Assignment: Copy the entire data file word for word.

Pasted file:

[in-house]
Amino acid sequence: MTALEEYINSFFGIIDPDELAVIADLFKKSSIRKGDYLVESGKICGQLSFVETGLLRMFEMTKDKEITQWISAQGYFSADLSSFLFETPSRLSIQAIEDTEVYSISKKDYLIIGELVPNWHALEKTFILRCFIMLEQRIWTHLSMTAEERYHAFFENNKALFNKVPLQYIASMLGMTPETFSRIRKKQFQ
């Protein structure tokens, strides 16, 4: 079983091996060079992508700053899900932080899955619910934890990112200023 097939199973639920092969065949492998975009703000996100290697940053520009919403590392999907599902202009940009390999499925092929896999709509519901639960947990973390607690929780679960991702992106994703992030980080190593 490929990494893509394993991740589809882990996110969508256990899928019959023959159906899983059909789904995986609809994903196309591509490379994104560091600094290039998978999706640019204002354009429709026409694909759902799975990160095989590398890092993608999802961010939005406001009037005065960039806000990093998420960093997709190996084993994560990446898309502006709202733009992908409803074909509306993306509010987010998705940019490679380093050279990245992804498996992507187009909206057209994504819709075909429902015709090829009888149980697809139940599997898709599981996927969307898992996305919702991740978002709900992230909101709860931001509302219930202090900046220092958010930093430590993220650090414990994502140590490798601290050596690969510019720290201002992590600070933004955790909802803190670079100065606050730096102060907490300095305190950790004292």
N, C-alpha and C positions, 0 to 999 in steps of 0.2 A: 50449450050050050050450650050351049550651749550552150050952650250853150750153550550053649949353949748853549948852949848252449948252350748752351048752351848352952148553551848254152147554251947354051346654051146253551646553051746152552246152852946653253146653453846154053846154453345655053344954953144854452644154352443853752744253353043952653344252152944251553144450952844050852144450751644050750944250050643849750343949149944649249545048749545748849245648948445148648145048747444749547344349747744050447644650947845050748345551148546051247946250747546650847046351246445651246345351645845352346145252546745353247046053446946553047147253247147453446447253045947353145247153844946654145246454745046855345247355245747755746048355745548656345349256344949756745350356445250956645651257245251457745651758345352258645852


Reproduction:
[in-house]
Amino acid sequence: MTALEEYINSFFGIIDPDELAVIADLFKKSSIRKGDYLVESGKICGQLSFVETGLLRMFEMTKDKEITQWISAQGYFSADLSSFLFETPSRLSIQAIEDTEVYSISKKDYLIIGELVPNWHALEKTFILRCFIMLEQRIWTHLSMTAEERYHAFFENNKALFNKVPLQYIASMLGMTPETFSRIRKKQFQ
């Protein structure tokens, strides 16, 4: 079983091996060079992508700053899900932080899955619910934890990112200023 097939199973639920092969065949492998975009703000996100290697940053520009919403590392999907599902202009940009390999499925092929896999709509519901639960947990973390607690929780679960991702992106994703992030980080190593 490929990494893509394993991740589809882990996110969508256990899928019959023959159906899983059909789904995986609809994903196309591509490379994104560091600094290039998978999706640019204002354009429709026409694909759902799975990160095989590398890092993608999802961010939005406001009037005065960039806000990093998420960093997709190996084993994560990446898309502006709202733009992908409803074909509306993306509010987010998705940019490679380093050279990245992804498996992507187009909206057209994504819709075909429902015709090829009888149980697809139940599997898709599981996927969307898992996305919702991740978002709900992230909101709860931001509302219930202090900046220092958010930093430590993220650090414990994502140590490798601290050596690969510019720290201002992590600070933004955790909802803190670079100065606050730096102060907490300095305190950790004292």
N, C-alpha and C positions, 0 to 999 in steps of 0.2 A: 50449450050050050050450650050351049550651749550552150050952650250853150750153550550053649949353949748853549948852949848252449948252350748752351048752351848352952148553551848254152147554251947354051346654051146253551646553051746152552246152852946653253146653453846154053846154453345655053344954953144854452644154352443853752744253353043952653344252152944251553144450952844050852144450751644050750944250050643849750343949149944649249545048749545748849245648948445148648145048747444749547344349747744050447644650947845050748345551148546051247946250747546650847046351246445651246345351645845352346145252546745353247046053446946553047147253247147453446447253045947353145247153844946654145246454745046855345247355245747755746048355745548656345349256344949756745350356445250956645651257245251457745651758345352258645852